Claims that a product is “made with whole wheat” or has “two grams of whole grains” also should be interpreted with caution, as such items may include white flour among their ingredients. Whole wheat bread—like whole wheat rolls, buns, and macaroni— is a standardized product that must be made using only whole wheat flours. However, this principle does not apply to products for which the FDA does not prescribe standards of identity, such as breakfast cereals, bagels, muffins, or pizza crusts. These products may bear names based upon a “characterizing” ingredient, which could be whole wheat or oat bran, even if white flour is the first item on the ingredient list. Some companies have recently begun to place what might appear to be the ingredient list on the front of the package. For instance, a box of whole wheat crackers might say “made with organic whole wheat, olive oil, filtered water, and sea salt” on the front, but a look at the full ingredient list could reveal that the product also contains artificial preservatives. The official ingredient list is usually placed below the nutrition facts on an information panel. Anything else that appears to be a list of ingredients may be incomplete. Allergy information may also appear on the front panel, but this is not required by law.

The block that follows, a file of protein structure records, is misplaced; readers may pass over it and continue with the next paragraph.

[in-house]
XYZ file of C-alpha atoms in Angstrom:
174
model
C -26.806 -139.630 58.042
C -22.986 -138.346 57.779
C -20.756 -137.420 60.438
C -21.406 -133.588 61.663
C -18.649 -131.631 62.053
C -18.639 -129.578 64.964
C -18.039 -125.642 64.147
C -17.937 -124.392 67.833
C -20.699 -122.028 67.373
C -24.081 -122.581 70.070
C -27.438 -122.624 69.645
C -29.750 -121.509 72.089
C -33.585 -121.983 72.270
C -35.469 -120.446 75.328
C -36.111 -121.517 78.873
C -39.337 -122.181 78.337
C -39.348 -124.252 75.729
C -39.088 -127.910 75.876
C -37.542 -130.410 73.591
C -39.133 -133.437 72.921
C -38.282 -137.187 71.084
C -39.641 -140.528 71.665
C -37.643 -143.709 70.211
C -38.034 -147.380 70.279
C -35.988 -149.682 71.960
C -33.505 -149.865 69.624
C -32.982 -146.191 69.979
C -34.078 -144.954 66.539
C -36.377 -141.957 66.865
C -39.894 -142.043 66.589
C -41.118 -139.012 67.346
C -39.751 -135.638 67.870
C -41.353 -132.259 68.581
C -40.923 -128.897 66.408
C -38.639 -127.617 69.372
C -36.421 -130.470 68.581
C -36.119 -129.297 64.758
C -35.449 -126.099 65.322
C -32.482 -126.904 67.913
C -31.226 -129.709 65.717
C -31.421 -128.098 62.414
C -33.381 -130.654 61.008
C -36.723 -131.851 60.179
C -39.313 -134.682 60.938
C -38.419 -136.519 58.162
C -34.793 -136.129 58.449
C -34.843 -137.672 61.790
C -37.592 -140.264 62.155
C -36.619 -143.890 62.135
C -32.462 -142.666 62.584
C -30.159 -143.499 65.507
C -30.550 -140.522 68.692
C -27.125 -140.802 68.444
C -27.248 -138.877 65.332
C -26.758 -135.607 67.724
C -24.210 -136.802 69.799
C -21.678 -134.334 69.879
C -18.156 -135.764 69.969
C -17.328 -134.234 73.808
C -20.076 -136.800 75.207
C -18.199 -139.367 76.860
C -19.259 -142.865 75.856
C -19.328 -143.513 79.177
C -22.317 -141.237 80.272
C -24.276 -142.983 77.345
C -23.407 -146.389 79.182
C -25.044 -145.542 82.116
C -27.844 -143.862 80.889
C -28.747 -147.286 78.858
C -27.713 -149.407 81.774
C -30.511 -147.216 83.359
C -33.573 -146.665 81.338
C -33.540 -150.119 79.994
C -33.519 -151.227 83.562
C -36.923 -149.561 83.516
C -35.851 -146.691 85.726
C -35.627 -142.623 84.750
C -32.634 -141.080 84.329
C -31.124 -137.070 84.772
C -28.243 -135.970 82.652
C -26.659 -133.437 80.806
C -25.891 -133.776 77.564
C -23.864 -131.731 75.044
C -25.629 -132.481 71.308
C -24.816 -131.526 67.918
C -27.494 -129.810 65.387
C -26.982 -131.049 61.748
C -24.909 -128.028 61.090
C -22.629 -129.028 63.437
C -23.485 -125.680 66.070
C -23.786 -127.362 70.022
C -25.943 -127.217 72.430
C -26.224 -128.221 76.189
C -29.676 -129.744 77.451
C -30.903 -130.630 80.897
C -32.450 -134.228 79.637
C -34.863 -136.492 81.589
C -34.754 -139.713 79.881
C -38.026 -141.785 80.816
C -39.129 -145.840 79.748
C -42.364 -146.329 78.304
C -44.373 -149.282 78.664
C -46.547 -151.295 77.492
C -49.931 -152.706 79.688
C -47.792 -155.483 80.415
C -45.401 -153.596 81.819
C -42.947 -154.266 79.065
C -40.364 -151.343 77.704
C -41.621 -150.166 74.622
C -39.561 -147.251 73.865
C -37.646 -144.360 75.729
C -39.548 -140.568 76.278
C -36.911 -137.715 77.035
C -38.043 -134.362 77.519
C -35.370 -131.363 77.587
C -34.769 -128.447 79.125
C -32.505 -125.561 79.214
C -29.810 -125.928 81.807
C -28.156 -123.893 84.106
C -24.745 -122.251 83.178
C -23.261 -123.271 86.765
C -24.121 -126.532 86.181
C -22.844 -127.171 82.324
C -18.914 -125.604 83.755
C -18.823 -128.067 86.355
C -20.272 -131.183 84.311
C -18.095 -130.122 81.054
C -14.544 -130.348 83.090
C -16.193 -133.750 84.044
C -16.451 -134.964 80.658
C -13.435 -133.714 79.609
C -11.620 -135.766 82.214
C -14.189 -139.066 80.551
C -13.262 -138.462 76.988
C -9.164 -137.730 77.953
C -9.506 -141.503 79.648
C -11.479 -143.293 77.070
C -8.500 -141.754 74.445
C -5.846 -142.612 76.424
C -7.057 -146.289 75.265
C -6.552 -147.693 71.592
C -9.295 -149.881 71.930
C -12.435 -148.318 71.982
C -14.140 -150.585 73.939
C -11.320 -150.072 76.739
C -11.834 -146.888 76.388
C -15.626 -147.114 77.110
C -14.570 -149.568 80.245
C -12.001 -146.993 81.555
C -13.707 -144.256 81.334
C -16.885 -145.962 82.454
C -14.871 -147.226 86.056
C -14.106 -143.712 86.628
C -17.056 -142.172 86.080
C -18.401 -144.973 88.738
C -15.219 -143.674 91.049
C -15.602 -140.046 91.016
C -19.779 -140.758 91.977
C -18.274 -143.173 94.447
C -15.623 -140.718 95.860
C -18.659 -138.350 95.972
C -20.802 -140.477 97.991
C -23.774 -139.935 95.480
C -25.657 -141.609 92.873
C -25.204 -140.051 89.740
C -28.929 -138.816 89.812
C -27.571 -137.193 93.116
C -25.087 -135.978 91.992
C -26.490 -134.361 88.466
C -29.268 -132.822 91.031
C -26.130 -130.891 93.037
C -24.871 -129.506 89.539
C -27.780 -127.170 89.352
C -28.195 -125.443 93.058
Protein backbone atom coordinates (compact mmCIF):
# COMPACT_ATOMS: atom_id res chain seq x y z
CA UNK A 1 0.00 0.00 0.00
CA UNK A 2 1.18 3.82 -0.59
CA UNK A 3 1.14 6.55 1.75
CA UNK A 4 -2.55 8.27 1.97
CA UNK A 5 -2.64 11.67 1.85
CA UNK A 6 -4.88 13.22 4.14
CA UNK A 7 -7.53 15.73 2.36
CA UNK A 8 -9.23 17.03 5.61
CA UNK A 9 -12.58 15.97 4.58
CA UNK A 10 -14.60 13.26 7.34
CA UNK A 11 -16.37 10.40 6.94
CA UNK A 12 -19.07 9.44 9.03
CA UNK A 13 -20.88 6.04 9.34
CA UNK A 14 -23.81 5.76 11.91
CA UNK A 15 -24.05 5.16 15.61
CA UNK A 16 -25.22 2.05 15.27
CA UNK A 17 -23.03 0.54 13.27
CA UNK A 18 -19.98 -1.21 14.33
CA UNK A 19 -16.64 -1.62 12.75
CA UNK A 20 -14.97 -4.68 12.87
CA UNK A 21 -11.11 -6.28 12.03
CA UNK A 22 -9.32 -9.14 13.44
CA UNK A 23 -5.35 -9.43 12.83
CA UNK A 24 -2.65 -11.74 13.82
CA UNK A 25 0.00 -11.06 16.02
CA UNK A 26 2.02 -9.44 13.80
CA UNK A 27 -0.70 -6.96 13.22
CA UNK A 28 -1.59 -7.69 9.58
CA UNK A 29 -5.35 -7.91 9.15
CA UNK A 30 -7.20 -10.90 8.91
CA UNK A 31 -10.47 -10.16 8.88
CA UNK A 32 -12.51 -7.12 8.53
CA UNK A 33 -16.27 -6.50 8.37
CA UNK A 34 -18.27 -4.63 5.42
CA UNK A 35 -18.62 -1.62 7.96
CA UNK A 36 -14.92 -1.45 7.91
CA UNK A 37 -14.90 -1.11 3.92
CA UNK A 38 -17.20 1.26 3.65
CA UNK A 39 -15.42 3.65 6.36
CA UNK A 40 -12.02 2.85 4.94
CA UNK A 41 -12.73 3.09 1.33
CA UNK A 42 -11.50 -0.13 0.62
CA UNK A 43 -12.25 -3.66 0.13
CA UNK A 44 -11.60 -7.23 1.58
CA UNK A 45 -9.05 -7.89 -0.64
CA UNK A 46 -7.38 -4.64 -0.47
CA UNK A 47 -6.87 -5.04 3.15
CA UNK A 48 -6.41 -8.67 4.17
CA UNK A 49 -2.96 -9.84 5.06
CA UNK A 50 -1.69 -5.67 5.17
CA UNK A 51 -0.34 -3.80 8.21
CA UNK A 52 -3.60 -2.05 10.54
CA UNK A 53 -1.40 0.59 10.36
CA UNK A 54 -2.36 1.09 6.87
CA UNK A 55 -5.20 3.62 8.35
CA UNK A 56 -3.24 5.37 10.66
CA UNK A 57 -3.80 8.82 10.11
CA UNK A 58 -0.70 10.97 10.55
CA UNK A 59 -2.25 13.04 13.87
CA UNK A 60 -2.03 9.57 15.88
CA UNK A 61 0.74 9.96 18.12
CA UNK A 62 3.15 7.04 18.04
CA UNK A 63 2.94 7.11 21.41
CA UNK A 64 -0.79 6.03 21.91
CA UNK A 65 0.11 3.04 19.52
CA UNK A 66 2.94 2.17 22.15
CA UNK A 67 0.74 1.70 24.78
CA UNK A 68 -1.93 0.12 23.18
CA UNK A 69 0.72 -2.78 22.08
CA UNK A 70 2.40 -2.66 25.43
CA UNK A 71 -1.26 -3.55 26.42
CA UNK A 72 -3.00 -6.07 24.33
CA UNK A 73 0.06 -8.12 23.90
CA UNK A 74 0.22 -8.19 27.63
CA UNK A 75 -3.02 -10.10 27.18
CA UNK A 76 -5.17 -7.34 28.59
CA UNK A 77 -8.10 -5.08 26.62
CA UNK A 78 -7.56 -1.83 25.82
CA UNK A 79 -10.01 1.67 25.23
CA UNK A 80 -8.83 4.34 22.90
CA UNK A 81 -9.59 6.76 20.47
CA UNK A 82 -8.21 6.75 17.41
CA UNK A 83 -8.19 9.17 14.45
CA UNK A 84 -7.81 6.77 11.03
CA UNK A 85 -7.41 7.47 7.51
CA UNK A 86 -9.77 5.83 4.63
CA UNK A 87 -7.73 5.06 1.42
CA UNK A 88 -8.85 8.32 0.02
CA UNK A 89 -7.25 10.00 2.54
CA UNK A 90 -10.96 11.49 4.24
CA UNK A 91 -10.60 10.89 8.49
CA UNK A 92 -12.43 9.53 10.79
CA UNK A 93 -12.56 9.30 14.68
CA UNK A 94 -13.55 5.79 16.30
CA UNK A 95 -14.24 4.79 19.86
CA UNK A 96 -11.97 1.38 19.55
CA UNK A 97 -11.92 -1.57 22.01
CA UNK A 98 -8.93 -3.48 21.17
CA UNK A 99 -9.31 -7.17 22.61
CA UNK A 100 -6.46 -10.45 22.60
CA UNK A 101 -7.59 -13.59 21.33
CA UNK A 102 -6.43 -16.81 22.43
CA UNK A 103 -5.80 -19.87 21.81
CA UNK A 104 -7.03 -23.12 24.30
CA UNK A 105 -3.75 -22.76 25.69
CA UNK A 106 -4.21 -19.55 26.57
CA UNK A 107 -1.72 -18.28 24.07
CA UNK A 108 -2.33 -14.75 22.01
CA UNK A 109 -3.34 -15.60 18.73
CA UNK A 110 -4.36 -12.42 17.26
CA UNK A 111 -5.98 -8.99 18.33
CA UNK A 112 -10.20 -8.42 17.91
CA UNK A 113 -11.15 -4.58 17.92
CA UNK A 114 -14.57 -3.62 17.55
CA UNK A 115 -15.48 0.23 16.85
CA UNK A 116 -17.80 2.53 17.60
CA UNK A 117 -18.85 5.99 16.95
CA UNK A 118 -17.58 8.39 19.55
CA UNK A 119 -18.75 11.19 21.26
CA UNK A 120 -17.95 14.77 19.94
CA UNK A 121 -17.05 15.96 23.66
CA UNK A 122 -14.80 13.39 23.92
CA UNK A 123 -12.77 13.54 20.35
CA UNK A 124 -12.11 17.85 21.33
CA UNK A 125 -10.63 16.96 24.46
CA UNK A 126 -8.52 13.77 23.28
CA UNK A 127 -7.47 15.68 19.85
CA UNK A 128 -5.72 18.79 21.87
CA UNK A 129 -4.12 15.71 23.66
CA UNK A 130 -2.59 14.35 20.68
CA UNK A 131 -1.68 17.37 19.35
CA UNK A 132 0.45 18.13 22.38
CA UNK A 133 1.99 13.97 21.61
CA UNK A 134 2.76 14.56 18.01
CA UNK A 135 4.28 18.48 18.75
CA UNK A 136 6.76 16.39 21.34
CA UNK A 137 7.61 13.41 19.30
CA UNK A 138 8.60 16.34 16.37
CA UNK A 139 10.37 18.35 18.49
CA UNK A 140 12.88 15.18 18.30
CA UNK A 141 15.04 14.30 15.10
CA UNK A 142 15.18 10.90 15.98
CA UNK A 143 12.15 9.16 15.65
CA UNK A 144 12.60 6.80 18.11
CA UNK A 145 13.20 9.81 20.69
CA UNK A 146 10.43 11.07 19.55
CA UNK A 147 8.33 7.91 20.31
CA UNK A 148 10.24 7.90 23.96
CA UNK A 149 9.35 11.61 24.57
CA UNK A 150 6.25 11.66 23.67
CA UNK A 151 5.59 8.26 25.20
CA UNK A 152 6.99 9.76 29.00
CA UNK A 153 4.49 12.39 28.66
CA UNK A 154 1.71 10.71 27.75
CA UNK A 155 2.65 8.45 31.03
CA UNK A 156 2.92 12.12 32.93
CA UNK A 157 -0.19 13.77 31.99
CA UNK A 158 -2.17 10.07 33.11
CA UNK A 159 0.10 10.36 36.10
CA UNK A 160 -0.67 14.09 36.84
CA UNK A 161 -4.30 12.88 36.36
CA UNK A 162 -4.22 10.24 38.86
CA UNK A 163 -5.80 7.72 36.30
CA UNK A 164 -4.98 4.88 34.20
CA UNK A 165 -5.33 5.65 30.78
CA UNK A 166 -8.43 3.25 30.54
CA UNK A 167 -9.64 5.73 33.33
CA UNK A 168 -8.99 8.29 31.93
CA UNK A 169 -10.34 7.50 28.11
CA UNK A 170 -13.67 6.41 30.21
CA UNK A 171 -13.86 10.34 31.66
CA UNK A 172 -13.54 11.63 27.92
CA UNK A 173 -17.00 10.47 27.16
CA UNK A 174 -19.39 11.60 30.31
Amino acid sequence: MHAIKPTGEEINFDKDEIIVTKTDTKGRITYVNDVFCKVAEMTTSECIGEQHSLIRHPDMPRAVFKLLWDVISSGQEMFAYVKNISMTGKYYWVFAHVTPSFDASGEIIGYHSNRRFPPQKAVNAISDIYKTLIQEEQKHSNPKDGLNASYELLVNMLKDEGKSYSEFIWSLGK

The FDA mandates only that foods containing common allergens (milk, eggs, fish, shellfish, tree nuts, peanuts, wheat, and soy) must clearly indicate their presence either in the ingredient list or in the space after or adjacent to it. Although many manufacturers use the familiar warning “Contains X” after the ingredient list, those with allergies should always carefully check the list itself. Although the presence of non-wheat gluten does not have to be disclosed, a new rule passed by the FDA has standardized the use of the term gluten free. For a product to be considered gluten free, it cannot contain whole grains or flours from wheat, rye, barley, or crossbreeds (such as triticale). A small amount of gluten may be present due to cross-contamination from shared manufacturing equipment or from ingredients that have been refined to remove their gluten. However, gluten-free products are permitted to contain no more than 20 parts per million (ppm) of gluten.